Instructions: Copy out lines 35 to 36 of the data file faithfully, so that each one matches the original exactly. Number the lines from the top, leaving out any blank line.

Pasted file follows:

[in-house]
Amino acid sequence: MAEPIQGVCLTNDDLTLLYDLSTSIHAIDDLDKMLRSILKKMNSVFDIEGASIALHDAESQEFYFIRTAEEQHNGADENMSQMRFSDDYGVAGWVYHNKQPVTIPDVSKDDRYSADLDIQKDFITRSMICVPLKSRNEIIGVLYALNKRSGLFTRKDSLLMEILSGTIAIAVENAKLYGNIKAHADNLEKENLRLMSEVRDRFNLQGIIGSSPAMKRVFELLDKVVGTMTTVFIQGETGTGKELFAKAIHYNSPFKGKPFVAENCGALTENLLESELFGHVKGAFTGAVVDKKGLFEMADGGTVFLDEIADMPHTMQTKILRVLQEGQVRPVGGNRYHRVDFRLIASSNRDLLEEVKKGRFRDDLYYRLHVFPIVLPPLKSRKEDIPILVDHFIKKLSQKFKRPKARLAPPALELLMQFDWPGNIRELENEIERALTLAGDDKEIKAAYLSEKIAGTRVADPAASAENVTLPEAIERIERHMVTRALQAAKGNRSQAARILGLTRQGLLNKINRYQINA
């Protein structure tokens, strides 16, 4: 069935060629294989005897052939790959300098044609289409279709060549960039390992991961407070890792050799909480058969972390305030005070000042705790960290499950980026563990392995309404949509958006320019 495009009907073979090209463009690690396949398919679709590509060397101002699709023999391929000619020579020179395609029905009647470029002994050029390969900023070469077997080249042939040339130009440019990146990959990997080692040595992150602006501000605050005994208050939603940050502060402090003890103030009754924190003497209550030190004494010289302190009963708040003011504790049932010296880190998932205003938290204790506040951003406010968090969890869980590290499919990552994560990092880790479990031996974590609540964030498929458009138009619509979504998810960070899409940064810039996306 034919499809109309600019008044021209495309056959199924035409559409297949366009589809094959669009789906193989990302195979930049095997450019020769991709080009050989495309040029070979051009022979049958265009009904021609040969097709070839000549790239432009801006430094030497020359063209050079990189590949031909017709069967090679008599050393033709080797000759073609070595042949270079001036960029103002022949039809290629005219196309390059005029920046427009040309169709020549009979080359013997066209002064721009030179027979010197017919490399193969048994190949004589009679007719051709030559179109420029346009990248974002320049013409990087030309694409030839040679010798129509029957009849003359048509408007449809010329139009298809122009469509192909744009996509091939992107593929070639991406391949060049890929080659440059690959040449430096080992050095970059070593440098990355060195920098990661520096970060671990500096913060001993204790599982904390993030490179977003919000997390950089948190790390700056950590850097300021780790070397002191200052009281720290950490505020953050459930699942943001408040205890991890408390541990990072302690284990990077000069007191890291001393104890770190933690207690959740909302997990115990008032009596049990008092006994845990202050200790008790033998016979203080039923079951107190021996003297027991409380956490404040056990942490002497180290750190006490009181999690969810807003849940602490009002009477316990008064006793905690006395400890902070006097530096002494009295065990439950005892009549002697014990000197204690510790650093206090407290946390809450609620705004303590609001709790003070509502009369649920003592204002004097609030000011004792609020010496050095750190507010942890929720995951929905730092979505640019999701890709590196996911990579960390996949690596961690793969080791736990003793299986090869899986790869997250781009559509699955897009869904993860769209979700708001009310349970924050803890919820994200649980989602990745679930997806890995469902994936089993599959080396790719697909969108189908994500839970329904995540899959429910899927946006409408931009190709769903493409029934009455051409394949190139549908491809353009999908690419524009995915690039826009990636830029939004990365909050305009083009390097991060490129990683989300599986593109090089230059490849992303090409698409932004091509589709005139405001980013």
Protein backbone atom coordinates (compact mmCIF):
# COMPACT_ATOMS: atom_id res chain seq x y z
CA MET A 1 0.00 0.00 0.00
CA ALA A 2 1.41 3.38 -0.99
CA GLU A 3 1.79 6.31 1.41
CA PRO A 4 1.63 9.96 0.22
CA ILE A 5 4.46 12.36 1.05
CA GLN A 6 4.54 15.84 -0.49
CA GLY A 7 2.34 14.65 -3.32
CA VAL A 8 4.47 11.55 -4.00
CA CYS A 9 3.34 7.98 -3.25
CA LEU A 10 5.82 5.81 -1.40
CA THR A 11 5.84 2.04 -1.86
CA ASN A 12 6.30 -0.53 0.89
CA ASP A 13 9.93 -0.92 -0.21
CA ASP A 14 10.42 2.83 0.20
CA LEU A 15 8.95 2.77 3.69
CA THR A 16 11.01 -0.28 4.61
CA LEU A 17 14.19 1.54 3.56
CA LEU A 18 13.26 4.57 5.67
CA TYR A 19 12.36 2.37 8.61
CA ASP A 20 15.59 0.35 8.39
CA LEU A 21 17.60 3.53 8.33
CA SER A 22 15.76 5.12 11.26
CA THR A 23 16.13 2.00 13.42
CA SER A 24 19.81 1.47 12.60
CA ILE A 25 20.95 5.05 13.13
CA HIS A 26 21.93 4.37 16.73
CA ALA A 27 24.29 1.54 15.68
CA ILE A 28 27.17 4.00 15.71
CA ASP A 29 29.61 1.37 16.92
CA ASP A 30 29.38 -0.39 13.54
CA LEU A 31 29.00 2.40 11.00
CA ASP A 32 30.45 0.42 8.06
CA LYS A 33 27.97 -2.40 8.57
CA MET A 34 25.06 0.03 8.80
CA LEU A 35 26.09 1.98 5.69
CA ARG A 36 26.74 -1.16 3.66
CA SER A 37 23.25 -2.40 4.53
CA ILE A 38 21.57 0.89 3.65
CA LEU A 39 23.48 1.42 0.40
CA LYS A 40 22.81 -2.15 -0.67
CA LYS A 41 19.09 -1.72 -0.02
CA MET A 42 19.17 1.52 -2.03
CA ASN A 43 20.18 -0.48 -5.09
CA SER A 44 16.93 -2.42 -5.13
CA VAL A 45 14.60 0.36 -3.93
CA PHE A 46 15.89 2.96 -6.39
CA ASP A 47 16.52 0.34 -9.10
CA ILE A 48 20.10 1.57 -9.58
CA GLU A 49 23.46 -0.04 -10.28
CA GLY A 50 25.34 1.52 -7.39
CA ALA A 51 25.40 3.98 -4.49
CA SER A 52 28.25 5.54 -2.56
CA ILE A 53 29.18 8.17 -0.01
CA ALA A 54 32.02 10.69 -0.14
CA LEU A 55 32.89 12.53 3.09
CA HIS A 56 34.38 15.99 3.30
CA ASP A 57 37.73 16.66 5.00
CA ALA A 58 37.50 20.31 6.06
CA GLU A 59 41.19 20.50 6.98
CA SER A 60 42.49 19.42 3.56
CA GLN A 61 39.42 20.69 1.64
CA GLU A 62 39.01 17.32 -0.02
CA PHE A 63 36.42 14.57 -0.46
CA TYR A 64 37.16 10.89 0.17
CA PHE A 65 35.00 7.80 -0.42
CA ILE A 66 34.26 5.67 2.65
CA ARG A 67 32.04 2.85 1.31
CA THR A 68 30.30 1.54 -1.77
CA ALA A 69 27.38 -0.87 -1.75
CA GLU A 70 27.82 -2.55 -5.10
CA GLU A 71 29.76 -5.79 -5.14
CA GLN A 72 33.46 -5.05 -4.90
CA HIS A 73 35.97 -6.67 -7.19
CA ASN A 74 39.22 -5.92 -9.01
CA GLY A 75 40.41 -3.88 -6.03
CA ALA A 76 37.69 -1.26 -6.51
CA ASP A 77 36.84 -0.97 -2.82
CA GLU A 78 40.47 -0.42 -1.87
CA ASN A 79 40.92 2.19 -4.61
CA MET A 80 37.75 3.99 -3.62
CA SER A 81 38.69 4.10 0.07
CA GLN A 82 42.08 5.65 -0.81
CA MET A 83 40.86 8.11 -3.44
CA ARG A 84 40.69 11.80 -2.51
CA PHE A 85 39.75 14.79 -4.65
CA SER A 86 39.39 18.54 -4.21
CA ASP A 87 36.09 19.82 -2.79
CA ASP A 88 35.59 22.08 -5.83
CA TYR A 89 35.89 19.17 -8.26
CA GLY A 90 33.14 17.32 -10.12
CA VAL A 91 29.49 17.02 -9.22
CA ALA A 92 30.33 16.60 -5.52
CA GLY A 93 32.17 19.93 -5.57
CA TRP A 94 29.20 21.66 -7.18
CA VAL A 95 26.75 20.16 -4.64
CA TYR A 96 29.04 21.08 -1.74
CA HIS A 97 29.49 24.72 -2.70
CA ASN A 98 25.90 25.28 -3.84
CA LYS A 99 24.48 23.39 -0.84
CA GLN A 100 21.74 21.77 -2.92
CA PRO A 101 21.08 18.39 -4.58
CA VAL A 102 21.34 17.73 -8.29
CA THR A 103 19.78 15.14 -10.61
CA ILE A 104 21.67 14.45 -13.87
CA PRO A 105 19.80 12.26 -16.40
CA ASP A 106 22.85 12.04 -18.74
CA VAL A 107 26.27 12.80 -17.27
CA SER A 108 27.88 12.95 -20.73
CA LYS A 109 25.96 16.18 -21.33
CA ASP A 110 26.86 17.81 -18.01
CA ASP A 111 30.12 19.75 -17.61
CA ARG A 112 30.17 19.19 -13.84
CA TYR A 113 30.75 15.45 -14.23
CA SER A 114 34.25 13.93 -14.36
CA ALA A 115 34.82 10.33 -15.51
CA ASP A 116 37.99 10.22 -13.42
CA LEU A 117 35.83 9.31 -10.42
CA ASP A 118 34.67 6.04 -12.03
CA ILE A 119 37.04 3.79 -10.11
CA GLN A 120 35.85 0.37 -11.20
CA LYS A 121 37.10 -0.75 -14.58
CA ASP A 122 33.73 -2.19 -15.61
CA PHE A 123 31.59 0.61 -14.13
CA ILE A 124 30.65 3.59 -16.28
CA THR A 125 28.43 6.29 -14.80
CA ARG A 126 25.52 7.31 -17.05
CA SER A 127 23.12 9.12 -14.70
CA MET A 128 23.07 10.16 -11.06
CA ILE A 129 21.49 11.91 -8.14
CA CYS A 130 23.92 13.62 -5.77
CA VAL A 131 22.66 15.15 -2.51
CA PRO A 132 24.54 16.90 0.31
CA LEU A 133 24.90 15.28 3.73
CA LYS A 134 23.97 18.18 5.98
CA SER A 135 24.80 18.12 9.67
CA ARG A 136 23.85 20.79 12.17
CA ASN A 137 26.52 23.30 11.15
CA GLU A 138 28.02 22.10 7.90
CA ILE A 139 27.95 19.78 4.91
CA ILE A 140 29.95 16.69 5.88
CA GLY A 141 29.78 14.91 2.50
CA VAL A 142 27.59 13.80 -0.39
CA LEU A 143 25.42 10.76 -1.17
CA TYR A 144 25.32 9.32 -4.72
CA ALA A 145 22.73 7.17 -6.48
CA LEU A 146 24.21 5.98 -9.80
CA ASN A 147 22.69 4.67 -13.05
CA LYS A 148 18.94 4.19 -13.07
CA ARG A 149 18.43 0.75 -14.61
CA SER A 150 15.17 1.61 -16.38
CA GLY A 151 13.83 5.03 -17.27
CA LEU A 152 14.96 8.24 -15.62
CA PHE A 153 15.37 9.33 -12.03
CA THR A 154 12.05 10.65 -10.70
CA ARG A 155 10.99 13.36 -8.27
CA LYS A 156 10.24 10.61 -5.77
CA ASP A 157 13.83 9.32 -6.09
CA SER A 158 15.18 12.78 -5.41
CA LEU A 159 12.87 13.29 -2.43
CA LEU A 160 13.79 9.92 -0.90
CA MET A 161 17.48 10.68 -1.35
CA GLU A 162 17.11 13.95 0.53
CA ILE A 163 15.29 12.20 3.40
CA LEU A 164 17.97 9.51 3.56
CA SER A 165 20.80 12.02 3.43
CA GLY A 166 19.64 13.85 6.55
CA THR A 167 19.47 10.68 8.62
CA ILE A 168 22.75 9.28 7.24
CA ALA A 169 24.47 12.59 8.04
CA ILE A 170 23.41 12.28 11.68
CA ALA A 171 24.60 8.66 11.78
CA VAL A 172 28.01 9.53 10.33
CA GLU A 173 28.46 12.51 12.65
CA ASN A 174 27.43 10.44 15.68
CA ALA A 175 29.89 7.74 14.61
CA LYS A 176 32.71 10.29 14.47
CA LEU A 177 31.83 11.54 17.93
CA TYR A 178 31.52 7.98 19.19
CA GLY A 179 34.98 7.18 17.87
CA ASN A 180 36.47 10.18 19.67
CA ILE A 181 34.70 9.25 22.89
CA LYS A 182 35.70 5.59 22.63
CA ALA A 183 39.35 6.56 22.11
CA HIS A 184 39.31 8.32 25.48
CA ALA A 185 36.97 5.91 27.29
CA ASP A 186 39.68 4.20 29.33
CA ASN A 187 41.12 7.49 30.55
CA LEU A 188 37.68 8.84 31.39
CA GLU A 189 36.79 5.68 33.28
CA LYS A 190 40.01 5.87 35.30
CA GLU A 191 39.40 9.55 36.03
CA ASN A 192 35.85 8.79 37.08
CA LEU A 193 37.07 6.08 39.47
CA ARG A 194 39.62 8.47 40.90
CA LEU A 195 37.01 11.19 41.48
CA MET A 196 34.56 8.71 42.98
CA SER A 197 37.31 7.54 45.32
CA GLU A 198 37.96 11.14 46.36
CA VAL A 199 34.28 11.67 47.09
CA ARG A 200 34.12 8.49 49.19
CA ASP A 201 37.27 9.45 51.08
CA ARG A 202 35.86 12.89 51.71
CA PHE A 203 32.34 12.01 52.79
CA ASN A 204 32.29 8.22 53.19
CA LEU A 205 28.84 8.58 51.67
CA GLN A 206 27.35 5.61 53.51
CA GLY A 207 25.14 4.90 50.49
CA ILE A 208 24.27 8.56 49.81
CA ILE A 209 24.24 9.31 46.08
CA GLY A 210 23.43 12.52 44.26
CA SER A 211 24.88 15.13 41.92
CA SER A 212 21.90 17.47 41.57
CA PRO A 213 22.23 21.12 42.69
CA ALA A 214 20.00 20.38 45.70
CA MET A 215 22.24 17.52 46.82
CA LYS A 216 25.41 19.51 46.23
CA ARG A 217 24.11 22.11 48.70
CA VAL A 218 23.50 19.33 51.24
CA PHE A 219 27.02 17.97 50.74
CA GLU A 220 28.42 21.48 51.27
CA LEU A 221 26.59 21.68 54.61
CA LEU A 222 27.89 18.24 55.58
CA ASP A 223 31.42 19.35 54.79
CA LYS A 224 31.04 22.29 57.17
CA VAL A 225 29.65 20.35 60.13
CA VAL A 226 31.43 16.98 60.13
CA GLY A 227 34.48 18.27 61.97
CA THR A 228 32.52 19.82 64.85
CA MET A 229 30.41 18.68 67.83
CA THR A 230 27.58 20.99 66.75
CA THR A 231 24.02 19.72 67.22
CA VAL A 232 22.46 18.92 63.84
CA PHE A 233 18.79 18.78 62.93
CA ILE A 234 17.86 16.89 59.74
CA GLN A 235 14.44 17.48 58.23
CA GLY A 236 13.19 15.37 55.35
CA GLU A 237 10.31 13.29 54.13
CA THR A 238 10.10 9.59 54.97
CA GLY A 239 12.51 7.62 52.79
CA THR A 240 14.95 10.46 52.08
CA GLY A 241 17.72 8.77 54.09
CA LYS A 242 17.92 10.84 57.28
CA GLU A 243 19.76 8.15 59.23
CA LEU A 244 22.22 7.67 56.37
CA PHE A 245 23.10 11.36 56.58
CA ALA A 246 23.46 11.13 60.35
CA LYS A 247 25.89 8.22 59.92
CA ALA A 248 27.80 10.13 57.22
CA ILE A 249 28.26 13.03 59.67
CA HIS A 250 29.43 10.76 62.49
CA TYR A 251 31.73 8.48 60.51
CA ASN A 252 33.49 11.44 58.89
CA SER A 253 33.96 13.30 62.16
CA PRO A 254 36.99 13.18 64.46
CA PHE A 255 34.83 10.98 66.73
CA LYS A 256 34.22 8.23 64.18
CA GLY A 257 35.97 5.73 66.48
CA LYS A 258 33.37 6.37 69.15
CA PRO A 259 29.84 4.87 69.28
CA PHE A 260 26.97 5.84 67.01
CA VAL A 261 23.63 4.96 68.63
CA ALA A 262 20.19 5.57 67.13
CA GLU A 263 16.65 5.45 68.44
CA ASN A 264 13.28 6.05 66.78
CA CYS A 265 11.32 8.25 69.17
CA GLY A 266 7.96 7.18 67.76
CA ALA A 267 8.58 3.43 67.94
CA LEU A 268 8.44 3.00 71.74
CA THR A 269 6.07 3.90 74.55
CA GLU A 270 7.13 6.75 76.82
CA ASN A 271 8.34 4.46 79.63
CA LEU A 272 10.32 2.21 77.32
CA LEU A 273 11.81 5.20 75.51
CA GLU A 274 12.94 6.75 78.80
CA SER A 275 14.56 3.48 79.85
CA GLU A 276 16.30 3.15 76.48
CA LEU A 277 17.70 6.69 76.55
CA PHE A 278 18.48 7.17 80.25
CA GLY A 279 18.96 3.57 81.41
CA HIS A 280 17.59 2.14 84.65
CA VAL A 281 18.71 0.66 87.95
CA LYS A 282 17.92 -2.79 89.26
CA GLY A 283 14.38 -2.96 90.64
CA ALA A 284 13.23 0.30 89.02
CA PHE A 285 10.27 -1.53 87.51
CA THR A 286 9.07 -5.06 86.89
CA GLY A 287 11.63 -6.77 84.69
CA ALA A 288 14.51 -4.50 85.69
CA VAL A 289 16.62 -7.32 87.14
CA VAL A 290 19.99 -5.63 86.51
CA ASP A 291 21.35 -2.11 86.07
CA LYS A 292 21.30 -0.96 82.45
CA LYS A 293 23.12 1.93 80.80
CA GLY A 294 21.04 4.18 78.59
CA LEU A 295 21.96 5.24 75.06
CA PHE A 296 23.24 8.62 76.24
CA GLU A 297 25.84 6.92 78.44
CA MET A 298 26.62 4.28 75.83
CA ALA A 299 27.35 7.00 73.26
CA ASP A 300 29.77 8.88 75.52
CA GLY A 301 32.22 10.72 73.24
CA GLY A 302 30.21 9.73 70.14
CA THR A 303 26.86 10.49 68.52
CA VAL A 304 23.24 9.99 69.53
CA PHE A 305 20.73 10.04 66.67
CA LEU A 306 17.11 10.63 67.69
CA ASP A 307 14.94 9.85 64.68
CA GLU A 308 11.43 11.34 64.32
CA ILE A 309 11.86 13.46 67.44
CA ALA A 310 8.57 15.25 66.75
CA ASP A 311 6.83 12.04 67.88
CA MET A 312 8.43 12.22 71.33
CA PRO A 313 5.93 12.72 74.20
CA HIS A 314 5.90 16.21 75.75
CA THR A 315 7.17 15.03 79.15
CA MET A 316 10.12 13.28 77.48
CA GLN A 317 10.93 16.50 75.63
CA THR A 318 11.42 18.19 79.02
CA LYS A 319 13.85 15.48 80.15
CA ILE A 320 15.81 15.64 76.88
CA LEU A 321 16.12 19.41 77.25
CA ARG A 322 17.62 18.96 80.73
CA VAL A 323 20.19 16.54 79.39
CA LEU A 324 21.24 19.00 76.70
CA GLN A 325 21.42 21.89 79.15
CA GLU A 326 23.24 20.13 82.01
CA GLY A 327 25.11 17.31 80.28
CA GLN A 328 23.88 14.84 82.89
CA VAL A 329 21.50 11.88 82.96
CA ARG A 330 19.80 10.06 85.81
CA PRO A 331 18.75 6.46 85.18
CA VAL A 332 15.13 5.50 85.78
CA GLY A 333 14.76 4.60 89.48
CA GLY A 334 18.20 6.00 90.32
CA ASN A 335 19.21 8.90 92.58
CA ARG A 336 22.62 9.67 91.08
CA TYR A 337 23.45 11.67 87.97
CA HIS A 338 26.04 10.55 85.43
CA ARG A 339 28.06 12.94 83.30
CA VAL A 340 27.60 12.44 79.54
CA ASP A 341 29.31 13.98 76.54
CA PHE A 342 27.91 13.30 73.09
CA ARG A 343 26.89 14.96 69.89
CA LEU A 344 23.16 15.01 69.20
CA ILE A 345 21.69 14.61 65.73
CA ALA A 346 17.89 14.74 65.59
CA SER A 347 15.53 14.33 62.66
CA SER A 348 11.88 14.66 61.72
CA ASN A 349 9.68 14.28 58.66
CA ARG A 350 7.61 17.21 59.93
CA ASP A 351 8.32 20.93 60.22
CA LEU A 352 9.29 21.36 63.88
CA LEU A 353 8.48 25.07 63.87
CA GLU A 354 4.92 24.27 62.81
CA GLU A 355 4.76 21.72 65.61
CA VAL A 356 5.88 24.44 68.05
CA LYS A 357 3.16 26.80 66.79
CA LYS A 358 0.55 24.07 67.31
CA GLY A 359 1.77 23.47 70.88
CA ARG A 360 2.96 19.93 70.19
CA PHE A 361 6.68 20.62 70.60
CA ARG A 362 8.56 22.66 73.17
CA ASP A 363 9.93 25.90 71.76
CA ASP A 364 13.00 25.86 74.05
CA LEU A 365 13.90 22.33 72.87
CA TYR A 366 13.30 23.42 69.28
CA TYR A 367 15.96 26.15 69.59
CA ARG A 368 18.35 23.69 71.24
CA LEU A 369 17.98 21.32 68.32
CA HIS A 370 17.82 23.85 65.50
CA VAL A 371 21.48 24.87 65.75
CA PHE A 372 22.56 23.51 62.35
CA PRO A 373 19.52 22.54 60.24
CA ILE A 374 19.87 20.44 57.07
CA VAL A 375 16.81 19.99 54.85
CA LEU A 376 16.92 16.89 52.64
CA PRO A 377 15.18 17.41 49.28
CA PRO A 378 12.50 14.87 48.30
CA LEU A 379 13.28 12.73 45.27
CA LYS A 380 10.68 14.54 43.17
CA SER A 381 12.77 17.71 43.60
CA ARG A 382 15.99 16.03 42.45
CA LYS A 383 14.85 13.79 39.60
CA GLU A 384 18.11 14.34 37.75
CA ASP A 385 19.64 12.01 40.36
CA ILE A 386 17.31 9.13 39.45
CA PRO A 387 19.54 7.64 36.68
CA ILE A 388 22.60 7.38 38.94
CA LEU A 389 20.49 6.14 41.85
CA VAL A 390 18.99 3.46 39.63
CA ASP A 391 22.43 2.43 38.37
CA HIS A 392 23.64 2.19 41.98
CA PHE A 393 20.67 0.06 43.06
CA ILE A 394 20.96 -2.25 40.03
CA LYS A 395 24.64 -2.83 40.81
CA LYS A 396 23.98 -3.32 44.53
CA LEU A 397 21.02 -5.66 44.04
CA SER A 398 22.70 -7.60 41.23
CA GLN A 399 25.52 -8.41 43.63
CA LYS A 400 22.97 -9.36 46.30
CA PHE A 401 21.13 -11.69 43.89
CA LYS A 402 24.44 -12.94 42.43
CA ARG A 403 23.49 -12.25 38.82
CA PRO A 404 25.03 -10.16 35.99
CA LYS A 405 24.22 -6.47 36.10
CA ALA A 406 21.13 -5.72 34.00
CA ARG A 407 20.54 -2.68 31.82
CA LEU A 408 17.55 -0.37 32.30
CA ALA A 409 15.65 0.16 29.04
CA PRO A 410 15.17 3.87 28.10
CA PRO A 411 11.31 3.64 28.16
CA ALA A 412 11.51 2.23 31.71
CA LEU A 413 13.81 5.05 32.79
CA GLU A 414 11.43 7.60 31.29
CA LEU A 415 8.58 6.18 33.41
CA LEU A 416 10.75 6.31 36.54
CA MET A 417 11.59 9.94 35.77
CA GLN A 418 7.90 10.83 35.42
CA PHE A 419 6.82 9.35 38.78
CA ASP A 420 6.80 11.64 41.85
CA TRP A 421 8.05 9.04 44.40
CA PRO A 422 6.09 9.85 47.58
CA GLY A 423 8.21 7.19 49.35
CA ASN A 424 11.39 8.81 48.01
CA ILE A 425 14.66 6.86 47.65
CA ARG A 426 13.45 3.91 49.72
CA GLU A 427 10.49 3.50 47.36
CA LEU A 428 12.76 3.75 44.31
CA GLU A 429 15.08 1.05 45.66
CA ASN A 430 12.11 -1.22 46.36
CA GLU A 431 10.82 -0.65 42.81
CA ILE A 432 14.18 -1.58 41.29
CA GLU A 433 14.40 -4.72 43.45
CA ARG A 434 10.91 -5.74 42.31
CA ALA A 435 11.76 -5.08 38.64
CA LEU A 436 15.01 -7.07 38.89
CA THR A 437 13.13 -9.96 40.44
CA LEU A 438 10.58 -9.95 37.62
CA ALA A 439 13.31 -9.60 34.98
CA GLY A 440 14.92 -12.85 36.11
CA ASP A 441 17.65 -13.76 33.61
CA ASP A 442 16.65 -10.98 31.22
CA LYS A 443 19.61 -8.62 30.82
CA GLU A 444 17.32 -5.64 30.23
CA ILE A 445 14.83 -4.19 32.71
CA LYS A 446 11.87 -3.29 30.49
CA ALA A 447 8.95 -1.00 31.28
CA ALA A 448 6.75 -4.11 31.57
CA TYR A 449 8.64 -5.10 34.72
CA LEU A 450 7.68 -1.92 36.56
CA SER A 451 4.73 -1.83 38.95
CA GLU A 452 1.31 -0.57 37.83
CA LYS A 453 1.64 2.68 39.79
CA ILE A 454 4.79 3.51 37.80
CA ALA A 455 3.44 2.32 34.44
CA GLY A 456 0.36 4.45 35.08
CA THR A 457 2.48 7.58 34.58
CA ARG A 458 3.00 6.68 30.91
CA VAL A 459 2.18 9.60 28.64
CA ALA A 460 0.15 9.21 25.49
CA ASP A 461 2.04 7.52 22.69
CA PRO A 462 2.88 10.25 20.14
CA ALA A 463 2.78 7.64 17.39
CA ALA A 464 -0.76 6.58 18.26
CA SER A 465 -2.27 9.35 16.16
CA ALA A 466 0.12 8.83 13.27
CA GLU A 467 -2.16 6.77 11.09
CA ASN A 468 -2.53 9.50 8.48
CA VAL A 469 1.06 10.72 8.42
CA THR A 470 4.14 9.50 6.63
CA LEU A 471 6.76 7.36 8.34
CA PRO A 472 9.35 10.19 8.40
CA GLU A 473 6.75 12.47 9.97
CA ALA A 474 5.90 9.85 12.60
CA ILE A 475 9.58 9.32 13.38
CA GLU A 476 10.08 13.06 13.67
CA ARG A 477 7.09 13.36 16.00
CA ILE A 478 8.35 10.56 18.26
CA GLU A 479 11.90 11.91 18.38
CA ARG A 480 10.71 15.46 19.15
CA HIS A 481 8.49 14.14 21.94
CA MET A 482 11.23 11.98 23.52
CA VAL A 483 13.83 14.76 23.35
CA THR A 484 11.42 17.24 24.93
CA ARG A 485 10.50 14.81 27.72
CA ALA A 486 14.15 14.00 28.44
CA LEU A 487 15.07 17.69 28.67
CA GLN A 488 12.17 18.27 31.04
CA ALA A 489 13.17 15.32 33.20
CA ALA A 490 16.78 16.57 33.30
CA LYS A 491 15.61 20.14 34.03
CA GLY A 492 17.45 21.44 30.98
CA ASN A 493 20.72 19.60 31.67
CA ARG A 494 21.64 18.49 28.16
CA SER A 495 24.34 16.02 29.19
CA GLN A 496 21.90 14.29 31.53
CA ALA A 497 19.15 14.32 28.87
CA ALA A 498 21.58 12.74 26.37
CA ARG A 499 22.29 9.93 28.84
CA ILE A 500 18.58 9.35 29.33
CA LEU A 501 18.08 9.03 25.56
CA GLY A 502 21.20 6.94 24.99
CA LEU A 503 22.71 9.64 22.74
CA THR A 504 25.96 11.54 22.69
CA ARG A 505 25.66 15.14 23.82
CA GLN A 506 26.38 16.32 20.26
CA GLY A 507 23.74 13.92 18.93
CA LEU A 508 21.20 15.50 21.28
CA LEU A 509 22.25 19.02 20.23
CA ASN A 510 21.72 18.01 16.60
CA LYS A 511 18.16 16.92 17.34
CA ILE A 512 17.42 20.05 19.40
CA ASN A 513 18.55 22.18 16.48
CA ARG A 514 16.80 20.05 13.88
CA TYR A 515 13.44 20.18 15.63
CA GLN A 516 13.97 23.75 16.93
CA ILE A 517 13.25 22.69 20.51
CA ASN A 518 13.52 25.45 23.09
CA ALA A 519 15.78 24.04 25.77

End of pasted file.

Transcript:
CA ASP A 30 29.38 -0.39 13.54
CA LEU A 31 29.00 2.40 11.00